With fixed eyes staring in distress
After an end of endlessness—
Tears, sweat and blood his pallor stain.

Incessantly the watery chime
Of slow drops falling metes out time,
And wind and wawes as one complain;
To Vilem’s ear of death they tell.
He faints beneath the thought appalling.
Far through the night an owl is calling,
And louder beats the midnight bell.

Intermezzo I

Midnight

(a lonely place in the countryside)

In the wide plains sleeps sound the pale moon’s argent light,
Darkness is on the hills, the lake with stars is bright.
A hillock by the lake-shore rises,
A stake thereon, a wheel raised lightly,
Whereon a bleached skull glistens whitely,
While ghostly rout a dance devises,
About the high wheel revelling rightly.

Chorus of Phantoms

“Silent the midnight graveyard lies;
Through the graves the marshlight flies,
Its dead blue radiance lights the head
Of the newly-buried dead,
Who, while his fellows sleep, stands guard,
Last of the sepulchred, dead today,
Beside his own cross keeping ward.
A grey cloud in the zenith stays,
No moon beneath it but the ray
Of the dead man’s glassy gaze,
And through half-open lips beneath
The glitter of his gnashing teeth.”

A Voice

“This is the hour! The place prepare!
Lord of the Woods, the lord of fear,
Is one with us at dawn of day.”

Chorus of Phantoms (lifting down the skull)

“From death’s dim threshold come away,
Inherit life – a voice receive.
Be one among us, know us well,
No more be doomed alone to dwell.
Another must your place achieve.”

The Skull (joining in their dance)

“How my limbs long to join again
In one whole creature, only one!
What is this rout of terror and pain?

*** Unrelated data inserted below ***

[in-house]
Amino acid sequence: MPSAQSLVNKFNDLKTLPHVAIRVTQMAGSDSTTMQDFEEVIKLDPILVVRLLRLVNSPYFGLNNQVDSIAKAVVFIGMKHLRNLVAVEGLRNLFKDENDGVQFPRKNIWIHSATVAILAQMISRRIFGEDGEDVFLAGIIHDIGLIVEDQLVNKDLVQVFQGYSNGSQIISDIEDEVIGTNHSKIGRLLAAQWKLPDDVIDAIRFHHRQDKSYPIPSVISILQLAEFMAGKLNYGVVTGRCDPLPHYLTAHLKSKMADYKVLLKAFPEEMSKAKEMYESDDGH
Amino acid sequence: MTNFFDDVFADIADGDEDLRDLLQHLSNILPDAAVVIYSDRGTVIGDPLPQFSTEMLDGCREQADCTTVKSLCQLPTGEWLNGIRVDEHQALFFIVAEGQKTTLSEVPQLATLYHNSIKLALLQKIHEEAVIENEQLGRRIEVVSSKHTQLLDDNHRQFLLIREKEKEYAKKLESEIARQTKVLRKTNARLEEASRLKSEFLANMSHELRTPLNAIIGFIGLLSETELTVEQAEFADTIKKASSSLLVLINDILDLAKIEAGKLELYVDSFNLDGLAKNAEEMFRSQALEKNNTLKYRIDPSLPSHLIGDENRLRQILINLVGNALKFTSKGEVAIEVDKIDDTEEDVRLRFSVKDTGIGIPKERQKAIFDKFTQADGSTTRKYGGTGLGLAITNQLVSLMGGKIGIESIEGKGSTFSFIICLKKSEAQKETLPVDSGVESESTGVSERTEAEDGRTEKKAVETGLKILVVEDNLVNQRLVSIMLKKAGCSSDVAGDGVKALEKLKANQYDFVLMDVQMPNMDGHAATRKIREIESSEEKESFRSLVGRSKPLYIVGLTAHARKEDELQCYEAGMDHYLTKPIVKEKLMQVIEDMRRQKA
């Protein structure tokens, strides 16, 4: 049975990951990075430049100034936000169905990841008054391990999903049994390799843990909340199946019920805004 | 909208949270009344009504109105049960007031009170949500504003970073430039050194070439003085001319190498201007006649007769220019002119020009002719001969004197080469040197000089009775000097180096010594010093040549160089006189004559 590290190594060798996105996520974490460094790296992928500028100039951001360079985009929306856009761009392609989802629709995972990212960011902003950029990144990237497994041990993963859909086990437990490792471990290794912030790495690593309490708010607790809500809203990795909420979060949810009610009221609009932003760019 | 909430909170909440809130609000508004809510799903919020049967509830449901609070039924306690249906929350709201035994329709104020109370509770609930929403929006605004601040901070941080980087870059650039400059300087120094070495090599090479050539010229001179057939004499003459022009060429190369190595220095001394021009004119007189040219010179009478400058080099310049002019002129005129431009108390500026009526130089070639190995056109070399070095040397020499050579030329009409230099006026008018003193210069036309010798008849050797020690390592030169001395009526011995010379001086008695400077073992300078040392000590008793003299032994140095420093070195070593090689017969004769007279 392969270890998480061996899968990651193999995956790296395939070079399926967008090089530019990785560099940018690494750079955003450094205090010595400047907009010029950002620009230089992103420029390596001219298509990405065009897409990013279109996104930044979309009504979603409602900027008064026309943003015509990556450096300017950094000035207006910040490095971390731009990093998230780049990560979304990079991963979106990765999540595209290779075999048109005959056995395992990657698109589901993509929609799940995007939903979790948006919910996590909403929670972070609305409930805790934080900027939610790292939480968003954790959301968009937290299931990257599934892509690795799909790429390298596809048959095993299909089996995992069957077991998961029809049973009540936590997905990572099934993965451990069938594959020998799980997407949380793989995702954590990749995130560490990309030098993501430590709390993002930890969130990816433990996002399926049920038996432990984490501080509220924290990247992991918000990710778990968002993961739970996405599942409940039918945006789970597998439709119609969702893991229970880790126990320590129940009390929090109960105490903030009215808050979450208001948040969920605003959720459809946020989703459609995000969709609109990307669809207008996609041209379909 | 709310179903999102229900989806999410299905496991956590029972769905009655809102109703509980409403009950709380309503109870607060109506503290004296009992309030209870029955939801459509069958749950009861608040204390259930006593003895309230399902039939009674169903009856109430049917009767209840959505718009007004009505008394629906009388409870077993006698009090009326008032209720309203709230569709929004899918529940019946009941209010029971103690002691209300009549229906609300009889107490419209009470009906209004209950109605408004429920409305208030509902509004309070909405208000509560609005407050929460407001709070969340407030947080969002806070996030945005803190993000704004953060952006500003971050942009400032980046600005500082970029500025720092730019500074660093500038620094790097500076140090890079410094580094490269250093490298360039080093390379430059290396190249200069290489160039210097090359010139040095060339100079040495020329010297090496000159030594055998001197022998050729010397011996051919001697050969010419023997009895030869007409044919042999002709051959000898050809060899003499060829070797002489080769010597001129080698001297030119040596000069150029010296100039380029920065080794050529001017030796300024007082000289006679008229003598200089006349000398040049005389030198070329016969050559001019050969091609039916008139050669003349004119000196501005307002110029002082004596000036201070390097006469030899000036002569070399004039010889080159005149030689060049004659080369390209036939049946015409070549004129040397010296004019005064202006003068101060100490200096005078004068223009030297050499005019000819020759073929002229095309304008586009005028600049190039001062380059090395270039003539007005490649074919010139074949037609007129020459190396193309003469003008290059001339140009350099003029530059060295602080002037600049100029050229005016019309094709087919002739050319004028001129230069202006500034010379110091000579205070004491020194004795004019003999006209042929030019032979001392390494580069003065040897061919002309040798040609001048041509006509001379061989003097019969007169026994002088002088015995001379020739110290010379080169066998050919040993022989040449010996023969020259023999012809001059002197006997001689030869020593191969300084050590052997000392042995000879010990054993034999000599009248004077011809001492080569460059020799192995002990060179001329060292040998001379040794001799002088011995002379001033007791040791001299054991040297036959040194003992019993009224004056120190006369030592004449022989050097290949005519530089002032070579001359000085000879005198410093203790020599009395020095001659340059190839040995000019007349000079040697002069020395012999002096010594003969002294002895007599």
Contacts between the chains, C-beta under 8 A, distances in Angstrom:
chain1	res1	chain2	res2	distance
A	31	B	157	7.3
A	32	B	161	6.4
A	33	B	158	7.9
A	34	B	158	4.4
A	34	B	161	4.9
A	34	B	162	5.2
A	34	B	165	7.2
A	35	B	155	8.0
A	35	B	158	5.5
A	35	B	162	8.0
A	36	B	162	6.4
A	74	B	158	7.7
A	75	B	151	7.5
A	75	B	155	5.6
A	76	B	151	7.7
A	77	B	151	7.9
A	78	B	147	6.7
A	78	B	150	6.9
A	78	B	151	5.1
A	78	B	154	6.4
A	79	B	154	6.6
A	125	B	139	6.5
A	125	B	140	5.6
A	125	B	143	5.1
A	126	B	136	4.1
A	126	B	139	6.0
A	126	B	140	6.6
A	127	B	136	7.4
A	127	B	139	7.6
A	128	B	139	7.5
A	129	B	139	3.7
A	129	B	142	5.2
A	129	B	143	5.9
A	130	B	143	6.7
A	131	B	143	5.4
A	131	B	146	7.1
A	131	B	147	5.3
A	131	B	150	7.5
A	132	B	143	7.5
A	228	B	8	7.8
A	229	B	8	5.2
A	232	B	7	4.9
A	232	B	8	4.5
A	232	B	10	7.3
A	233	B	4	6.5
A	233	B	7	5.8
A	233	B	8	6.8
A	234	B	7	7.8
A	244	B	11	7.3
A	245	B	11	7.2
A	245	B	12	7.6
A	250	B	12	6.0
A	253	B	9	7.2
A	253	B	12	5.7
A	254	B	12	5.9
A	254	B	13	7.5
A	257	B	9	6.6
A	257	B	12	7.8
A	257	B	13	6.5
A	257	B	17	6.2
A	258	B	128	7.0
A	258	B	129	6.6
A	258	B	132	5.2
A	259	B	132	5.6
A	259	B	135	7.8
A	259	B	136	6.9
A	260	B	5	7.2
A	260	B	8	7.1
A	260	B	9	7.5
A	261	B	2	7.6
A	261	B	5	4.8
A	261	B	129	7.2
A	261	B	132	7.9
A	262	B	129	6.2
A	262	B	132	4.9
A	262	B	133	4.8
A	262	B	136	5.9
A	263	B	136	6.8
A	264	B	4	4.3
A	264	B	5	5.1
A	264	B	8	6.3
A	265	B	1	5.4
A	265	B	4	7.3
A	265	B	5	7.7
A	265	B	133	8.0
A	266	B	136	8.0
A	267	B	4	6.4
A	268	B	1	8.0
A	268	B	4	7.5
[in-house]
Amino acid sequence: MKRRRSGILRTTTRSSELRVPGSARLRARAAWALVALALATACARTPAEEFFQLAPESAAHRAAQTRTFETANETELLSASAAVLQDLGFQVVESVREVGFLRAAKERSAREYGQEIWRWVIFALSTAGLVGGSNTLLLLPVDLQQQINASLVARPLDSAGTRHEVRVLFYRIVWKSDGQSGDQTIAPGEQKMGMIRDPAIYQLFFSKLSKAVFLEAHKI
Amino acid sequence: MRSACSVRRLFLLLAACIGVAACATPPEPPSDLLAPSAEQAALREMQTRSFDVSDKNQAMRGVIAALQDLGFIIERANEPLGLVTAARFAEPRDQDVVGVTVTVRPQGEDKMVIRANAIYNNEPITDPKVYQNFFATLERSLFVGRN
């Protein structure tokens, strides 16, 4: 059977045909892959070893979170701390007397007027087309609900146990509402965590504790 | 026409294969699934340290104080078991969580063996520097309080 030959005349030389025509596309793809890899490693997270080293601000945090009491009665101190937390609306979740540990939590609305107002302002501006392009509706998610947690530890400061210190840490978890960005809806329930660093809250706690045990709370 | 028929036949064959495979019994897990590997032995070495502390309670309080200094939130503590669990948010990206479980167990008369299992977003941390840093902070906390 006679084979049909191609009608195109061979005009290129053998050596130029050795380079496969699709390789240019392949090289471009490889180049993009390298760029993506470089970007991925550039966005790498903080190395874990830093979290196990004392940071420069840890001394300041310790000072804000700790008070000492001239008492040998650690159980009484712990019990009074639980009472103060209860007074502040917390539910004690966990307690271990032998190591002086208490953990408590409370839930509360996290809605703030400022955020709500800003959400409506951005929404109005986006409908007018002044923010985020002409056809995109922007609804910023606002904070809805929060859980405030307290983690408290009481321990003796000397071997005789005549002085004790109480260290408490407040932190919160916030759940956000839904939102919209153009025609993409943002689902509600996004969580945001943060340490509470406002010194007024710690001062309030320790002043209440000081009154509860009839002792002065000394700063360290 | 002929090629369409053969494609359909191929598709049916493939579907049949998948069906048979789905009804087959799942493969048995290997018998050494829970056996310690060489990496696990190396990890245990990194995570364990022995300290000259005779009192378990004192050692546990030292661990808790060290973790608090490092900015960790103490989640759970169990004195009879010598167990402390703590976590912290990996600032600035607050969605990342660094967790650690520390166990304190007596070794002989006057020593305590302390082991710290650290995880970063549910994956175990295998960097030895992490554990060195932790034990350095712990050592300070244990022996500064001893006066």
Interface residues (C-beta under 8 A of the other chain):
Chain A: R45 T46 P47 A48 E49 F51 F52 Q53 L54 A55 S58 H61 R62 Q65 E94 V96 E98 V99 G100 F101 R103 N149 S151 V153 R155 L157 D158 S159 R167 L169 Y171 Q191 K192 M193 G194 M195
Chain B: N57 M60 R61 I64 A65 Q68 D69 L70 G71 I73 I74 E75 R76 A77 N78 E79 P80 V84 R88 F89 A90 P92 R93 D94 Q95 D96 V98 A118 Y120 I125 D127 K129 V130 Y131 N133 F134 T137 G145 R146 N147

My newest dream – I still dream on!”

Voice

“His place of honour ready see!
When tomorrow’s course is o’er
The storm shall bear us here once more.
Glorious may his burial be!”

Chorus of Phantoms

“His place of honour ready see!
When tomorrow’s course is o’er
The storm shall bear us here once more.
Glorious may his burial be!”

Voice

Fly, voice, across the fields with power!
At midnight is the funeral hour.
His votive gift let each make known!

The Stake and Wheel

“I’ll be the coffin to his repose.”

Frogs in the Marsh

“The burial anthem we’ll intone.”

Storm over the Lake

“The gale funeral music knows.”

The Moon in the Zenith

“I’ll cover him with snow-white pall.”

Mist on the Mountains

“With veils I’ll drape his funeral.”

Night

“I’ll give black weeds to mourn the dead.”

The Hills Standing Round

“Give veils and garments to us all.”

The Falling Dew

“And I will give you tears to shed.”

The Barren Soil

“I’ll incense with sweet smoke his head.”

The Sinking Cloud

“With rain will I asperge his bed.”

The Falling Blossom

“I will weave garlands for his bier.”

Light Breezes

“We’ll bear them to the coffin lightly.”

St John’s Fireflies

“Our tiny candles shall burn up brightly.”

Thunder out of the Depths

“I’ll wake the great bell’s hollow tone.”

The Mole under the Earth

“I’ll dig his grave, I, lowly here.”

Time

“Over his bones a tomb I’ll rear.”

Flocks of Night-Birds Crossing the Moon

“We’ll make the funeral feast our own.”

Voice

“All honour to his grave we pay!
The moon pales in the heaven’s heart,
The gates of morning draw apart—
It is day! It is day!”

Chorus of Phantoms (as they vanish)

“It is day! It is Day!”

3